Five Intelligence Myths Holding Businesses Back

Business intelligence (BI) and analytics tools have long held up the prospect of a time when data will be quickly accessible and turned into knowledge and insights that can be used to make choices both timely and accurate. That future, though, has not yet materialized for the majority. Employees rely largely on technical teams to comprehend data and derive insights from dashboards and reports, from the C-team to the frontline.

Why does traditional BI still not provide value after 30 years? And why do businesses keep making investments in a variety of instruments that demand advanced technical knowledge? According to a recent Forrester survey, 86% of businesses utilize two or more BI systems, and according to Accenture, 67% of the world’s workforce has access to BI tools. So why is data literacy still such a major problem?

The limits of current BI tools, in most use cases, prevent analytical forecasting from becoming accessible. These restrictions have helped to sustain several falsehoods that are commonly believed to be “truths.” Many firms’ efforts to use self-service analytics as well as their capacity and willingness to use data in critical decision intelligence have been hampered by such beliefs.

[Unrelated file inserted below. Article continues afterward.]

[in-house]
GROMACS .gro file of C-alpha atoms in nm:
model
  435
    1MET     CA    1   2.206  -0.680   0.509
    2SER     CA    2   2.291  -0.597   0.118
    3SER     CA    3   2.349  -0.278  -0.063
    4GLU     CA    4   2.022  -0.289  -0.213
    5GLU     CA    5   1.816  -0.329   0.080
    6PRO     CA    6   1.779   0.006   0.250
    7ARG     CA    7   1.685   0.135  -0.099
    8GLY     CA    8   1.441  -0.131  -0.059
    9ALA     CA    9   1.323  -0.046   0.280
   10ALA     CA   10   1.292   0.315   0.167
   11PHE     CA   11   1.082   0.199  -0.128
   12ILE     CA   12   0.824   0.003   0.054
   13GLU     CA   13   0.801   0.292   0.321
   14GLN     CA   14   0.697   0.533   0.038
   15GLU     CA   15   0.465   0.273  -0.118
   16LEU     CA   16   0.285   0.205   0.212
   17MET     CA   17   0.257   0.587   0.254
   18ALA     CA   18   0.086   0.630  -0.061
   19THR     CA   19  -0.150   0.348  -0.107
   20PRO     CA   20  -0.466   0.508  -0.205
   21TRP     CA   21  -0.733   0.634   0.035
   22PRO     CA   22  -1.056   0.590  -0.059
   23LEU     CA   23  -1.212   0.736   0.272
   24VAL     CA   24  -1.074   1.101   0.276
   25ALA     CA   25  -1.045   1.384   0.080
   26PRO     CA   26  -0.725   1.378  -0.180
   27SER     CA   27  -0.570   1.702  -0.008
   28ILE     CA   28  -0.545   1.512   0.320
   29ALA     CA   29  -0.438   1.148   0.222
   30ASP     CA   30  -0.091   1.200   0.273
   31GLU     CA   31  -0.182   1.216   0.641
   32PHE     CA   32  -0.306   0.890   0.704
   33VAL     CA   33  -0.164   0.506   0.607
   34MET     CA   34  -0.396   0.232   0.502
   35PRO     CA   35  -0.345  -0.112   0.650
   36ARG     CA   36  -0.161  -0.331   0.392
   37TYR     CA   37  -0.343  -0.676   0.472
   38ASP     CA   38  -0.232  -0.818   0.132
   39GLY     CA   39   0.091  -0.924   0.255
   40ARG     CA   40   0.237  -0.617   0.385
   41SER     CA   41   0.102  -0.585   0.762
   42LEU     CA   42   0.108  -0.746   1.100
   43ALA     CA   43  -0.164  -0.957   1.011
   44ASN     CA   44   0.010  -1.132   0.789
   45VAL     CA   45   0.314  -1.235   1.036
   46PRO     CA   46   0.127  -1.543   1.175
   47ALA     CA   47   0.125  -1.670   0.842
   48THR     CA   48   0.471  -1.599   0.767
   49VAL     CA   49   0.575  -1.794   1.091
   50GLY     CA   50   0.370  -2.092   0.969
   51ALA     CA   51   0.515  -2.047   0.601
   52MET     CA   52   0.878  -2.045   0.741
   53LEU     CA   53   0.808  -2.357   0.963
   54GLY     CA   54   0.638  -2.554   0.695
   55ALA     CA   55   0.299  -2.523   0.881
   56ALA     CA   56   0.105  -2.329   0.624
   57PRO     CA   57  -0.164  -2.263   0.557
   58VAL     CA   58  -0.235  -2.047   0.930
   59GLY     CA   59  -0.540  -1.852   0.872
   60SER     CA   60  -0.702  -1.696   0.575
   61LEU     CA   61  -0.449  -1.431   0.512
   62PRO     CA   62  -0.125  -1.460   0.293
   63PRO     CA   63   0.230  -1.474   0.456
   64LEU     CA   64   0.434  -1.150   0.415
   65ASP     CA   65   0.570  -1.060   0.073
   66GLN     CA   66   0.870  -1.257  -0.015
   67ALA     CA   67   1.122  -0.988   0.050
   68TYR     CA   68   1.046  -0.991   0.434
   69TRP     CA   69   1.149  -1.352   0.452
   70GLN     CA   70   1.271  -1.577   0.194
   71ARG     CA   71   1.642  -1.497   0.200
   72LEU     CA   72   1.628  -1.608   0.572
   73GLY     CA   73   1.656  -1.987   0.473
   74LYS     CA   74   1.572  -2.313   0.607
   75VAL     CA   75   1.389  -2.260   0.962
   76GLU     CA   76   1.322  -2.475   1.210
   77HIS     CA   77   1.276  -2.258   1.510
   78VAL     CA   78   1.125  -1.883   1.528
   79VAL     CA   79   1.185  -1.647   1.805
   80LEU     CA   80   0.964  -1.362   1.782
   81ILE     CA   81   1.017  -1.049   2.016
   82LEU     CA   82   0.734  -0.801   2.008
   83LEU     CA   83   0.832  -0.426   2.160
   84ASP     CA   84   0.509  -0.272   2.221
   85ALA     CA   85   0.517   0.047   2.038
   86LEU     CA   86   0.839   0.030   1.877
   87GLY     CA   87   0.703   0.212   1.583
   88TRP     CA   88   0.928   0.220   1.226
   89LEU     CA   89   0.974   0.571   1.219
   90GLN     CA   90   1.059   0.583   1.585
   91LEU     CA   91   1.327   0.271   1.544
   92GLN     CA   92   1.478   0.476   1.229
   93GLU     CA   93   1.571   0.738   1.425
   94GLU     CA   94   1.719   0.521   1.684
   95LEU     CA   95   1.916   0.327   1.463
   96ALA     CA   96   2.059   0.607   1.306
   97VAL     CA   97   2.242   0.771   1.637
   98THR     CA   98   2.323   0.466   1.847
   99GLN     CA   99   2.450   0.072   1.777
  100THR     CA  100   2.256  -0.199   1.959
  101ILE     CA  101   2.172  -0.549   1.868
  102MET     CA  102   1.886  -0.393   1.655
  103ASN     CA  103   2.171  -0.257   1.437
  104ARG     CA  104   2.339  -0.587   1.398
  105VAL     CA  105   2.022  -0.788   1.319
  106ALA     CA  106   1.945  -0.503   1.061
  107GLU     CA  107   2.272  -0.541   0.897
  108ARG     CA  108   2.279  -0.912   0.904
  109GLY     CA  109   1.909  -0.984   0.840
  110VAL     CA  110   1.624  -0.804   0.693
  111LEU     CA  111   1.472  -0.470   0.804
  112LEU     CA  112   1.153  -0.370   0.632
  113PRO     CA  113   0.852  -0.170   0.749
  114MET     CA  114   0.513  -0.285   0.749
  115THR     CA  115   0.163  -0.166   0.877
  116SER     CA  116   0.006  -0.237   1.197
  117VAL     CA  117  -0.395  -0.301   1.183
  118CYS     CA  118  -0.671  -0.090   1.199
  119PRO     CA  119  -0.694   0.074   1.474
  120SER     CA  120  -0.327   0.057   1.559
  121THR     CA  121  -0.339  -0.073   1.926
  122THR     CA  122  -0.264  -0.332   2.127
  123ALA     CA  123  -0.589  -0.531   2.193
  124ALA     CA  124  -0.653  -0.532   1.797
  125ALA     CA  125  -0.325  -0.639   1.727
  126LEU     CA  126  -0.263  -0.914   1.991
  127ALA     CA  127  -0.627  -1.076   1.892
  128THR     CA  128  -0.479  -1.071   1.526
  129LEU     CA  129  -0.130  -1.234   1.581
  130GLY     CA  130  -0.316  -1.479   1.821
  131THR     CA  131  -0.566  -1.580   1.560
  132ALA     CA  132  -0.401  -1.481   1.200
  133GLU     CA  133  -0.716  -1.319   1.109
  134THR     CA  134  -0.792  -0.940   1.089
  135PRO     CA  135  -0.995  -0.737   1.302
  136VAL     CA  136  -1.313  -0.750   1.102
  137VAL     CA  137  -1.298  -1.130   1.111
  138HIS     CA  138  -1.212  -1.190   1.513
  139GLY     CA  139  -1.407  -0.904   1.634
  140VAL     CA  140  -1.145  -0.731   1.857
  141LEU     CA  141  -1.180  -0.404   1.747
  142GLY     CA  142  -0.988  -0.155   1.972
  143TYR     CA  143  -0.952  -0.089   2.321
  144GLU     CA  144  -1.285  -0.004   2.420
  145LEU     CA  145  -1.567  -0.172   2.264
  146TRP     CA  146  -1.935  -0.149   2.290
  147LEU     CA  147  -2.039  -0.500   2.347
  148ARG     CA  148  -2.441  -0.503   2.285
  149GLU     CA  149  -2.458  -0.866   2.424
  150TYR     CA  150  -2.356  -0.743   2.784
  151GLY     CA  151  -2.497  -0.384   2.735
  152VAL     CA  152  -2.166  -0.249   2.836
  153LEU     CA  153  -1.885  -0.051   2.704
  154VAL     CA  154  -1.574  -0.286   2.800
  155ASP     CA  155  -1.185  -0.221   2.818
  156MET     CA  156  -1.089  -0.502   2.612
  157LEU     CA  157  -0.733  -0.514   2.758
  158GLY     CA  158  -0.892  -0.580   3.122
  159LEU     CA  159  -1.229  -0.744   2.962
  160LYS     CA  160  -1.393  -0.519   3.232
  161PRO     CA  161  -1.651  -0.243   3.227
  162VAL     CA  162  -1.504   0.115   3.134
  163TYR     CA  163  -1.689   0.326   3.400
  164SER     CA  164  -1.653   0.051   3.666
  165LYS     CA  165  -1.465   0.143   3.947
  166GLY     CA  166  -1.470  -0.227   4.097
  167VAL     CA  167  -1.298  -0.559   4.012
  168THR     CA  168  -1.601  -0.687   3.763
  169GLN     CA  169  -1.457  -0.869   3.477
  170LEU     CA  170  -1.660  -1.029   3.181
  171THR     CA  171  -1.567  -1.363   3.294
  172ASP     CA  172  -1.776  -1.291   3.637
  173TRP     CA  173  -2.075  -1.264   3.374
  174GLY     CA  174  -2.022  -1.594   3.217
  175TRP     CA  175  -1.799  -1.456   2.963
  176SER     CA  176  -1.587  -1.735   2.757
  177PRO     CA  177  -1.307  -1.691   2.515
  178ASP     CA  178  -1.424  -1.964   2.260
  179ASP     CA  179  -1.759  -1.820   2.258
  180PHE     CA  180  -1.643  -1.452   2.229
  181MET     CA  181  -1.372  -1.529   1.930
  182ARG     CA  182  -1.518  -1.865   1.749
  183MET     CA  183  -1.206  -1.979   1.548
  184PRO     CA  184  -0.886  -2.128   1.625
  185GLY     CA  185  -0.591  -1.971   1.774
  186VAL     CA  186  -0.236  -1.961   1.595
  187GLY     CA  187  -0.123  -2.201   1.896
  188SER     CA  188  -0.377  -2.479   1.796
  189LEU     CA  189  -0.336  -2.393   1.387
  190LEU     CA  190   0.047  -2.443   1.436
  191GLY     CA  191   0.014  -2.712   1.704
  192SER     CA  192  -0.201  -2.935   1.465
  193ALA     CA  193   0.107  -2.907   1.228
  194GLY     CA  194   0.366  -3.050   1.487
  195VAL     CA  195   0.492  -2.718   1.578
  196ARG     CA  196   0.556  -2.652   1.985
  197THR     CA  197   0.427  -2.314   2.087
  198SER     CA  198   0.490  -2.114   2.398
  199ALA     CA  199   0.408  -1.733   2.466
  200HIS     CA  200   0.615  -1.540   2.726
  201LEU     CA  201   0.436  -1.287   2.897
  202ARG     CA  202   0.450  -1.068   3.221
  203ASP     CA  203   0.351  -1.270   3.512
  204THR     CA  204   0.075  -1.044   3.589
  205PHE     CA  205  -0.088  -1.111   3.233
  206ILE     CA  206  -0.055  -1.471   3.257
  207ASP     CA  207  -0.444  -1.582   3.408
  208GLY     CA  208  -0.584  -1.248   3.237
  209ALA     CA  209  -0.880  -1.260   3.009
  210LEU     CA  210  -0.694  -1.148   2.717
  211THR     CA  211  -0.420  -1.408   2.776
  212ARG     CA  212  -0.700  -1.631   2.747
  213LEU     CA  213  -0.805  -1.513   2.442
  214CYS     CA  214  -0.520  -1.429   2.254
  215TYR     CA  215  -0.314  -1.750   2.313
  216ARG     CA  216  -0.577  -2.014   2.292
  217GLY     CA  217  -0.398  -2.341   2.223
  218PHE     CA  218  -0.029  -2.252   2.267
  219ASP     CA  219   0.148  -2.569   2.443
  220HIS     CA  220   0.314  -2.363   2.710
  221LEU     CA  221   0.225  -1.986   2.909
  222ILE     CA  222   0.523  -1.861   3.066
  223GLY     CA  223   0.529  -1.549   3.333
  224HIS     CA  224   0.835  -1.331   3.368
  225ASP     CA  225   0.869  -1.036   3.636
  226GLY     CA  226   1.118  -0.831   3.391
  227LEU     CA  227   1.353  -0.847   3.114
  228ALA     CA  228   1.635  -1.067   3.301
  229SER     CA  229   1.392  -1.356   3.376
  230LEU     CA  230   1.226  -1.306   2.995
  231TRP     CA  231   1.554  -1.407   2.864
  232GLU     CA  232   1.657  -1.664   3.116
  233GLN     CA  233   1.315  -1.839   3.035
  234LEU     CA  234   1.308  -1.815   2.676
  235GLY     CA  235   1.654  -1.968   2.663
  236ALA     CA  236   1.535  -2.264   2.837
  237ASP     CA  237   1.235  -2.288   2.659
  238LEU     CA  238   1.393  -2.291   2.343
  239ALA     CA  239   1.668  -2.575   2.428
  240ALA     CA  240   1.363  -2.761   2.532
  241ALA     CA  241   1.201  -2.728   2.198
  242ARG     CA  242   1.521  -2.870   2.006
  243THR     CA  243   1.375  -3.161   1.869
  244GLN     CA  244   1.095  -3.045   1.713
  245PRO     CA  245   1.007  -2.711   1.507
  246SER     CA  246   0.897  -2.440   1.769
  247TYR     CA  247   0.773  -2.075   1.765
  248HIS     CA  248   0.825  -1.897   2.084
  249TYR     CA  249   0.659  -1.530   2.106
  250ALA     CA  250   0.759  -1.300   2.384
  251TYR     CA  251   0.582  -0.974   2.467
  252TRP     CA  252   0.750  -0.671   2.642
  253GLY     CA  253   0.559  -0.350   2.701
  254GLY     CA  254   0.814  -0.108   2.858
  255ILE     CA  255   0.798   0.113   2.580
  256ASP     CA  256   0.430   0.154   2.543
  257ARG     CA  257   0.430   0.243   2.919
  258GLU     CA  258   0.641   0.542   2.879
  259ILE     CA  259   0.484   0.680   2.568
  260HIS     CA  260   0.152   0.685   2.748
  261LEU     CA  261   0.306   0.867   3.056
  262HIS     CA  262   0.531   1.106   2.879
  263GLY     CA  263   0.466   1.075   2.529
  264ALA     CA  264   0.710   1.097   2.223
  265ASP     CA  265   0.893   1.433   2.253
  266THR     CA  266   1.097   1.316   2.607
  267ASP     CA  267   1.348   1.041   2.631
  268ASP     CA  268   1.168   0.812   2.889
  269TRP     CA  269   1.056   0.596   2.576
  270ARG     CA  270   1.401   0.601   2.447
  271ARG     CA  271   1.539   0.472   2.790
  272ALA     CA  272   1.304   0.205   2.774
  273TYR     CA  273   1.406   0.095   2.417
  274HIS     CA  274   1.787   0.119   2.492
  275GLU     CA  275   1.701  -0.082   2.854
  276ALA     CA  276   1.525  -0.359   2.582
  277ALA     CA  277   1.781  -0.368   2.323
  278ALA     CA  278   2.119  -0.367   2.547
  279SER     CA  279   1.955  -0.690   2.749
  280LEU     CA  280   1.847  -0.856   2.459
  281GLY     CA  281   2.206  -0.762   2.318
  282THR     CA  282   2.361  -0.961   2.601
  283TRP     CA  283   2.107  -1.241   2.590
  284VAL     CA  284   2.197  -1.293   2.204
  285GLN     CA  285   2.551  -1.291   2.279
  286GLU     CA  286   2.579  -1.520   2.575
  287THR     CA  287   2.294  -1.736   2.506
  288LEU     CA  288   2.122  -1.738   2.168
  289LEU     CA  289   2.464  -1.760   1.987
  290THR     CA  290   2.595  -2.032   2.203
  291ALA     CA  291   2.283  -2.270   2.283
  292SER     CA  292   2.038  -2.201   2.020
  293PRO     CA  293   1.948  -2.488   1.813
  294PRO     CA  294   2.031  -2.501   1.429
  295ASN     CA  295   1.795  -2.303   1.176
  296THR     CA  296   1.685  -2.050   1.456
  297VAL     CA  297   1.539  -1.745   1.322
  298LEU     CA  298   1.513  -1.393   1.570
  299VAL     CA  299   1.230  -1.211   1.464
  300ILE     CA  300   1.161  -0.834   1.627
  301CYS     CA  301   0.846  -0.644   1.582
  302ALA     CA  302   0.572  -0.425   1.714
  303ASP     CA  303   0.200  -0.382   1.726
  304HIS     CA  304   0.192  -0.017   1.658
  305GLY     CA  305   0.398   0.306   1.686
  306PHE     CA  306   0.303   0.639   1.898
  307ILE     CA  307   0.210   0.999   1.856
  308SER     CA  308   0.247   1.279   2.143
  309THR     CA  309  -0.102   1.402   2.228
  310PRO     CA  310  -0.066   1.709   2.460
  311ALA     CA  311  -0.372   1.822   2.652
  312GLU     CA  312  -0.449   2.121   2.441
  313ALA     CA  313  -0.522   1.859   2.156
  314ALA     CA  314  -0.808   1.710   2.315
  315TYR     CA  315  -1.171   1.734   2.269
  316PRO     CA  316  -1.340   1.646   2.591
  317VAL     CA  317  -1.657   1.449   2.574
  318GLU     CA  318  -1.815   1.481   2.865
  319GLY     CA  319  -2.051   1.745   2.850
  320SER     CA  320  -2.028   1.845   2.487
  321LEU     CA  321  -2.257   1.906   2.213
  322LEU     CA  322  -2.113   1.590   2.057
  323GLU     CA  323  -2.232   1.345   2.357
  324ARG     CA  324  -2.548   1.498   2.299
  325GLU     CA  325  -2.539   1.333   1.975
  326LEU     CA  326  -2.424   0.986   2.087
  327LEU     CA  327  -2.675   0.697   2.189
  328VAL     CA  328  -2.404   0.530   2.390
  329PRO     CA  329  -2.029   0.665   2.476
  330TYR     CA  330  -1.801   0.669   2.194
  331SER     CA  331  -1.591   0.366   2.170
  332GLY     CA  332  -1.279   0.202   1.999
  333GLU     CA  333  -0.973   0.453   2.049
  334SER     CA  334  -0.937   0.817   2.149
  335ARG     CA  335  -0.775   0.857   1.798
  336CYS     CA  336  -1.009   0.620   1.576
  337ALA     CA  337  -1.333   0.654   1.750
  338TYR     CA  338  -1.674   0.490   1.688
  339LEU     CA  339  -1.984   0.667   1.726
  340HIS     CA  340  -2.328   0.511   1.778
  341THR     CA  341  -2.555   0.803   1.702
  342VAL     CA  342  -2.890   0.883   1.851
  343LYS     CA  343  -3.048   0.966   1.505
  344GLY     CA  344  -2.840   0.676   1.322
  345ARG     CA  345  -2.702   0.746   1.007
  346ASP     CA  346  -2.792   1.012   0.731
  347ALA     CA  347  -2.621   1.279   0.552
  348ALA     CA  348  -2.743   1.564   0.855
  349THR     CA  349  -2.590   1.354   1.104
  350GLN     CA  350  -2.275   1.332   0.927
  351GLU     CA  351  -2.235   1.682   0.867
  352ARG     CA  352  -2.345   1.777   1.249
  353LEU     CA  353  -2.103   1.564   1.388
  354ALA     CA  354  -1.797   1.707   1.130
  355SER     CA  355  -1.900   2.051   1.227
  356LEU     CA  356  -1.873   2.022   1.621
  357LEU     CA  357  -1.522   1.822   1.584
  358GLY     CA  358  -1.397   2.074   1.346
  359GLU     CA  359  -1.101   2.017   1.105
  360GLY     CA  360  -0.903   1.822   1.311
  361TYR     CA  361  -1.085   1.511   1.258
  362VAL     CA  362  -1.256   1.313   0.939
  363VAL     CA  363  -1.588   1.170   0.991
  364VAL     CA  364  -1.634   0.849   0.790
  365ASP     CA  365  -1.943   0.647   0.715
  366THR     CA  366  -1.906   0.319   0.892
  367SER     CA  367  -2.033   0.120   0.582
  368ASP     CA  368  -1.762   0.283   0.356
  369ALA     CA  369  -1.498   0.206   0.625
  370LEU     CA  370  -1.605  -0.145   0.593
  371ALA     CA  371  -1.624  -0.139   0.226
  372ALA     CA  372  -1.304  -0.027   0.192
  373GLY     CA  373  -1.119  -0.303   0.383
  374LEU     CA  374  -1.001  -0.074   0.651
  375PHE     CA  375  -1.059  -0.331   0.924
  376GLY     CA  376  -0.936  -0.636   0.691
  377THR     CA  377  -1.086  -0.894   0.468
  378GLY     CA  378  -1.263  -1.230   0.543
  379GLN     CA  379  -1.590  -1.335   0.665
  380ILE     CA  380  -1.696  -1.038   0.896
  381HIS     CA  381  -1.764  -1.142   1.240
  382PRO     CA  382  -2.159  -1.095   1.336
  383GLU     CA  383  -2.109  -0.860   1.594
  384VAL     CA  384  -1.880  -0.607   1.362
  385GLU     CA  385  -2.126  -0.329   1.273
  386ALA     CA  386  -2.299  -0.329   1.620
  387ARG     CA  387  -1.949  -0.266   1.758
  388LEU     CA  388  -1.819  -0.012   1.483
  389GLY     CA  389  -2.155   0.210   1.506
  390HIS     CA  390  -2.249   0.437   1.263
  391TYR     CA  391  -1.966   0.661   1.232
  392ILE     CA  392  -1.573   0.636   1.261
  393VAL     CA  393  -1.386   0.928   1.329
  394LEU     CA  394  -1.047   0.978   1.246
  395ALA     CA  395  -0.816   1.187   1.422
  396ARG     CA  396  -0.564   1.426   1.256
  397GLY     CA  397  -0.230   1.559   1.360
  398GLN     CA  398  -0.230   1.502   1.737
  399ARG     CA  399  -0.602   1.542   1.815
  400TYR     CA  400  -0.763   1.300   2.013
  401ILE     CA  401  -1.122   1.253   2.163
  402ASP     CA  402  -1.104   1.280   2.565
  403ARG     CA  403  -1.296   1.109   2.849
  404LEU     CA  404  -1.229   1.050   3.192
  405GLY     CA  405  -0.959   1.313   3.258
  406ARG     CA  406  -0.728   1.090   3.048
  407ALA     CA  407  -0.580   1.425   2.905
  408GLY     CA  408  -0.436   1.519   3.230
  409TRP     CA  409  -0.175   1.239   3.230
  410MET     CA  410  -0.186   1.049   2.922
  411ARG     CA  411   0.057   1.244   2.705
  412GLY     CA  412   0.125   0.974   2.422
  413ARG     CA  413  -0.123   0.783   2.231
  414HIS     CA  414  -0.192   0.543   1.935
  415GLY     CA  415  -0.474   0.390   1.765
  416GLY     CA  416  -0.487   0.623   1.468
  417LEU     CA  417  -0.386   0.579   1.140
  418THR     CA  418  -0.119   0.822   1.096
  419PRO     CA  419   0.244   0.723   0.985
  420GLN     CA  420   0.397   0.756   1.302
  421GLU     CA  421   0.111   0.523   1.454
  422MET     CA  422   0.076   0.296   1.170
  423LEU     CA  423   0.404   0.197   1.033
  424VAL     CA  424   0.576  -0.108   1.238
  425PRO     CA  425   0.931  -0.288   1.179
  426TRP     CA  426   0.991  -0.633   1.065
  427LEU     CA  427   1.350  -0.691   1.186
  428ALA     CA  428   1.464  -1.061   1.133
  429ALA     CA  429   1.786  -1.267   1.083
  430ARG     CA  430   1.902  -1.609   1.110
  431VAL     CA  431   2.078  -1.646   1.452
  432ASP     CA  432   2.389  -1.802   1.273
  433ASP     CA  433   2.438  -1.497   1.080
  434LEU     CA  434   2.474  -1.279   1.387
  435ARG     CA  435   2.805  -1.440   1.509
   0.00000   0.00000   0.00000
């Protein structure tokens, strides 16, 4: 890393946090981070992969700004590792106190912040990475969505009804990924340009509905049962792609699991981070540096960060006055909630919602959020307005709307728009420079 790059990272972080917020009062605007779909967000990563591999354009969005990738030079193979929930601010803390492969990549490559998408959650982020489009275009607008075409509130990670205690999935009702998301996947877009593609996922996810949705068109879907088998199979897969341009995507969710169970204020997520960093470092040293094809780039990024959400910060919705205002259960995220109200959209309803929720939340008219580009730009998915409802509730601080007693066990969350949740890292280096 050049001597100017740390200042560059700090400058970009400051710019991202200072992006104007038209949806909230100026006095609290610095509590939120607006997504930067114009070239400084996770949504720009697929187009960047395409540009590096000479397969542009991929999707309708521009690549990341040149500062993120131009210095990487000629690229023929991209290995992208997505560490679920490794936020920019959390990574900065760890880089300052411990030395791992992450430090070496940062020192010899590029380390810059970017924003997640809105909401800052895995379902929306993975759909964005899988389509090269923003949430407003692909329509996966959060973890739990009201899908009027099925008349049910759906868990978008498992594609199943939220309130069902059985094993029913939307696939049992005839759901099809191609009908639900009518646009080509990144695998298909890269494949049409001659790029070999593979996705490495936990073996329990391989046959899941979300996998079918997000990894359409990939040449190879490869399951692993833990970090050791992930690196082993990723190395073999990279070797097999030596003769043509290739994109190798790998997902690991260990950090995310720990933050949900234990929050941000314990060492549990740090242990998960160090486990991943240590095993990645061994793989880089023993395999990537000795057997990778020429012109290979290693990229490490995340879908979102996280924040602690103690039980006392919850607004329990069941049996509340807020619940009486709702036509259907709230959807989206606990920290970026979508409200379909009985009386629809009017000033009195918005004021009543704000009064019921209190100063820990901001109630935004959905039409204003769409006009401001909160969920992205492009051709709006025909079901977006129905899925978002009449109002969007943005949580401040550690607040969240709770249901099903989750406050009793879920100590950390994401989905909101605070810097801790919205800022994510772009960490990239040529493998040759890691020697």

Myth 1: To assess our data, we must compile it all.  Due to BI’s constrained capabilities, conventional approaches to data and analytics call for compiling all of a company’s data into a single repository, such as a data warehouse. This integrated method calls for pricey hardware, pricey software, and, if using an analytics cloud, pricey computing time. Too many businesses continue to subject themselves to expensive, ineffective, difficult, and incomplete approaches to analytics because they are ignorant there are better ways to combine data and apply business analytics to make informed decisions.

Businesses use an average of 400 different data sources to fuel their BI and analytics, according to a report by IDG. This is a herculean undertaking that calls for specialized technology, software, and training. Any potential time savings these BI tools can provide are inevitably canceled out by the time and money needed to centralize data in an on-premises or cloud data warehouse.

In a direct query, the analytics are applied to the data rather than the other way around. Users can query the data without the requirement for pre-processing or copying. Instead, the user can use the provided database to directly query a few tables. This runs completely counter to the data warehouse strategy. However, the latter is still used by many business intelligence users.